The government reported identifying 21 trafficking victims in 2011; all but one victim was subjected to sex trafficking, and one victim was a child. In comparison, in 2010, authorities reported identifying 76 transnational trafficking victims and 15 victims of internal trafficking. The majority of victims identified by authorities were adults exploited in transnational sex trafficking. A study published during the year by an international organization with anti-trafficking expertise suggested that this form of trafficking is greatly under-reported and under-identified by officials. The Colombian Child Welfare Institute (ICBF) reported 589 cases of child prostitution in 2011, and it is likely that many of these cases involved trafficking victims. Colombian consular officials reported assisting nine Colombian victims trafficked overseas during the reporting period: four in Indonesia, three in China, one in Guatemala, and one in Singapore. In comparison, Colombian consular officers abroad assisted 106 trafficking victims in 2010. However, a study published during the year noted that in 70 percent of the cases of transnational trafficking registered by authorities between 2006 and 2010, there was no information regarding the form of trafficking, calling into question the accuracy of this data. One NGO in Medellin noted that the majority of the victims they assisted were internally displaced, and authorities reported rescuing 282 children from armed groups in 2011.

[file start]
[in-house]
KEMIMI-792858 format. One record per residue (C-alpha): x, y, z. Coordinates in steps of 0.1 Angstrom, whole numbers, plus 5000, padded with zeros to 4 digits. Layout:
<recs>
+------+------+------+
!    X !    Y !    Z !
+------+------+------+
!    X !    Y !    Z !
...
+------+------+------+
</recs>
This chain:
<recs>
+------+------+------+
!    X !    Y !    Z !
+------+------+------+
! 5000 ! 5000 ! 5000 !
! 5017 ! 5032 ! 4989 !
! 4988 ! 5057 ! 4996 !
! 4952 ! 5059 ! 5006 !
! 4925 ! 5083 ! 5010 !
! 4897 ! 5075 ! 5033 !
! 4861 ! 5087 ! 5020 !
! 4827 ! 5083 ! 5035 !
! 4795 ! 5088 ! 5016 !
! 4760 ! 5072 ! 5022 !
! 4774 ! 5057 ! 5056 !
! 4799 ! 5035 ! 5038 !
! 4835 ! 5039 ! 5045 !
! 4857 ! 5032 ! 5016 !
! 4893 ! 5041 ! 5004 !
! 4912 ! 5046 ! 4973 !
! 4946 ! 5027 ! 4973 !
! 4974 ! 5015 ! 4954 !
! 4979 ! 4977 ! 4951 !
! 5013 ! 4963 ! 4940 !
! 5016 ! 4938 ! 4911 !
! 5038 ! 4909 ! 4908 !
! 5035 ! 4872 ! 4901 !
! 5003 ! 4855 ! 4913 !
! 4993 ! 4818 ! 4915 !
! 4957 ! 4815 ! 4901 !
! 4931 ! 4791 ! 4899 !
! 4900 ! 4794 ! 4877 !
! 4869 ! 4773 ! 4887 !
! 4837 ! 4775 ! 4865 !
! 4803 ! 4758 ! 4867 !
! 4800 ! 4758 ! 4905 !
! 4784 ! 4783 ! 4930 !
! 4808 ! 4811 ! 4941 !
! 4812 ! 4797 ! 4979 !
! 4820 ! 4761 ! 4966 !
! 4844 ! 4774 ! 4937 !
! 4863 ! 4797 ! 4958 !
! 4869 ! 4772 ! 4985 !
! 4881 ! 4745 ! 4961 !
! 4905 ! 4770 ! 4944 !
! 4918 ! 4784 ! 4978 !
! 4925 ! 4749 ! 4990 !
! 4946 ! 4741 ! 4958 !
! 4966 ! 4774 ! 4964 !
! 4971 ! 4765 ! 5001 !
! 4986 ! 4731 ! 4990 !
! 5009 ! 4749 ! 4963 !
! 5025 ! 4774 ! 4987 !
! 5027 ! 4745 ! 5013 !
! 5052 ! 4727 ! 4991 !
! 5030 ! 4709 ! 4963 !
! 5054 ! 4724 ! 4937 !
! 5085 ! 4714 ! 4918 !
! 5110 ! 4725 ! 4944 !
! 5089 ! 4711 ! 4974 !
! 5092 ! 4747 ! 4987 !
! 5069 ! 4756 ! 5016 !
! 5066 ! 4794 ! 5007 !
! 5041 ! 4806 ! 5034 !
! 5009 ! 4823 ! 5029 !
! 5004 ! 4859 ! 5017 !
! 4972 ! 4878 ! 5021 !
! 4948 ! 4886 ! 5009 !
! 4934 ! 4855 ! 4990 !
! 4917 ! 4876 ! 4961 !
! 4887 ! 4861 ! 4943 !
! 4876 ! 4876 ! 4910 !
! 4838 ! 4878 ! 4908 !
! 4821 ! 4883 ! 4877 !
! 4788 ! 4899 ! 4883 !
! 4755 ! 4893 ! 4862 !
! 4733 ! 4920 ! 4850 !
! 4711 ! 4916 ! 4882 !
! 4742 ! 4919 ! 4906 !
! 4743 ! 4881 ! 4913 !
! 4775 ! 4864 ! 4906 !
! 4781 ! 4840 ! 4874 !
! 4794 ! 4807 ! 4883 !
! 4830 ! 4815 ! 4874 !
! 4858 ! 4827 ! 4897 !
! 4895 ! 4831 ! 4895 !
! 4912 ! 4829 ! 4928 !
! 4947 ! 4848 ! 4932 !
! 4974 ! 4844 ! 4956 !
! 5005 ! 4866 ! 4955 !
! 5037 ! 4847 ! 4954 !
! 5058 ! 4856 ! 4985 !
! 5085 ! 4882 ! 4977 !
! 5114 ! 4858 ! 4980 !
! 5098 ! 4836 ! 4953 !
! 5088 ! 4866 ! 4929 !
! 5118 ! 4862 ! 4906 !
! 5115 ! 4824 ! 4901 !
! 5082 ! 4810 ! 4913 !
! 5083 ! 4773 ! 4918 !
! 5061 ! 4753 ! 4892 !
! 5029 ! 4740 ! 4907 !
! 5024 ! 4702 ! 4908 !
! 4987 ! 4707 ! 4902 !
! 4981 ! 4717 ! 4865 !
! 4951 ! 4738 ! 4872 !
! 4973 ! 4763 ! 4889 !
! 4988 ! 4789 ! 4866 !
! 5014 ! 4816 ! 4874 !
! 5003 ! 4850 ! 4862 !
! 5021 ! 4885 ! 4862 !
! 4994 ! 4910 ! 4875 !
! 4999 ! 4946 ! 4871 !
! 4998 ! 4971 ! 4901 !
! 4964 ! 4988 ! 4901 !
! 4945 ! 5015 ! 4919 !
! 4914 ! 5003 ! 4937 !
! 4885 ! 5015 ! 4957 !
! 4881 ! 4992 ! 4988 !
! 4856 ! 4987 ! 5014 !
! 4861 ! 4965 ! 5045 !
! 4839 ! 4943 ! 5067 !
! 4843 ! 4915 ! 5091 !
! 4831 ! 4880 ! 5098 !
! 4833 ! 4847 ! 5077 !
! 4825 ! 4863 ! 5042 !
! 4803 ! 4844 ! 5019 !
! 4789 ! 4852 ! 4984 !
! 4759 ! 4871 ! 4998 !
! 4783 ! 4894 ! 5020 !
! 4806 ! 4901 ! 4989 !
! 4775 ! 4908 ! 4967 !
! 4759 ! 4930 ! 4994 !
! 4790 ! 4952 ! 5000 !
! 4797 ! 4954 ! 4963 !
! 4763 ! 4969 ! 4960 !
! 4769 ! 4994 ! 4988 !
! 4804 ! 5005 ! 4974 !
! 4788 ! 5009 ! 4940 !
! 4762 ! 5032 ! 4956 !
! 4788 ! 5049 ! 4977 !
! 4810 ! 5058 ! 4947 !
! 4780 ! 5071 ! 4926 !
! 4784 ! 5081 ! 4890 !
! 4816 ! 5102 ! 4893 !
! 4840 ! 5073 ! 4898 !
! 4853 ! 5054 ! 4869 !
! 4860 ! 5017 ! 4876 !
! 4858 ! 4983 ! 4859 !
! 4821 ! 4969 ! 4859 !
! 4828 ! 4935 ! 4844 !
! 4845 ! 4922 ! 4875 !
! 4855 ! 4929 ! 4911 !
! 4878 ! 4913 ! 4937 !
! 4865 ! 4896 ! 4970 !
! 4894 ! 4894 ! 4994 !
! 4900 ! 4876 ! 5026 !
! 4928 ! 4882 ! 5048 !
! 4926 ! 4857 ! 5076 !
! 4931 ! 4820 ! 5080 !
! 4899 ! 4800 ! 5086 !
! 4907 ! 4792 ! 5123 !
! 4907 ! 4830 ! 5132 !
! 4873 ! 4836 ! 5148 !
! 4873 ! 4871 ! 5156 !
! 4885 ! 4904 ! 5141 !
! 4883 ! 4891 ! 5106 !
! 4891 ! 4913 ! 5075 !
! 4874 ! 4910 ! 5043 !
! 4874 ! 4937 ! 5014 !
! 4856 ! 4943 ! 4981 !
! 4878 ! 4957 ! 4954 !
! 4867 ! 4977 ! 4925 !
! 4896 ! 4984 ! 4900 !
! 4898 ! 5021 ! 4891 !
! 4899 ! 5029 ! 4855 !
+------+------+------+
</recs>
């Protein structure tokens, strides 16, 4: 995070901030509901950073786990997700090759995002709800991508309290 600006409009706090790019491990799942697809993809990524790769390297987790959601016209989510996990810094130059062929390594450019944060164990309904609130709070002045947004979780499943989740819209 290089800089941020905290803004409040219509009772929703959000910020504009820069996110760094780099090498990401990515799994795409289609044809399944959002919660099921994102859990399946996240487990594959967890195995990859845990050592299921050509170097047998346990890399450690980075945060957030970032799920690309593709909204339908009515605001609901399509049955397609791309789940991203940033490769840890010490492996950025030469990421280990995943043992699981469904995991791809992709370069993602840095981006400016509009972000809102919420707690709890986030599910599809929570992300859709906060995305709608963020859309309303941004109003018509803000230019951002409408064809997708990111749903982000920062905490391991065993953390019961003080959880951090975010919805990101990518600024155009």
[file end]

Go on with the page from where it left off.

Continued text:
The majority of specialized victim services in Colombia were funded by international organizations and NGOs. The government reported providing an international organization with the equivalent of approximately $22,000 in funding for short-term victim services, to be dispersed through Colombian NGOs, as well as a separate amount of the equivalent of $28,000 for emergency assistance to transnational trafficking victims abroad. Ten victims received services through NGOs funded by this mechanism. Authorities reported following a national trafficking victim assistance plan to refer all 21 identified victims to services. Officials reported that this system worked well and noted that significant funding for victim services remained at the end of the year. However, NGOs receiving these funds asserted that the referral process did not work well in practice, and that funding was insufficient and inefficiently distributed. During the year, one NGO opened the first shelter in Colombia dedicated to assisting trafficking victims, but the shelter closed due to lack of funding. The ICBF operated 34 centers that offered comprehensive services for child victims of sexual violence, although it did not maintain statistics on how many child trafficking victims received services at these centers during the year. The government maintained a reintegration program for child soldiers found in the ranks of armed groups and during the year 835 children participated in the program. Authorities reported providing medical and psychological care, access to financial and employment assistance, and information and legal support for judicial processes; however, NGOs stated that this assistance was cursory and inadequate. An international organization noted that reintegration services and assistance beyond short-term emergency care were minimal. Services for male victims were very limited.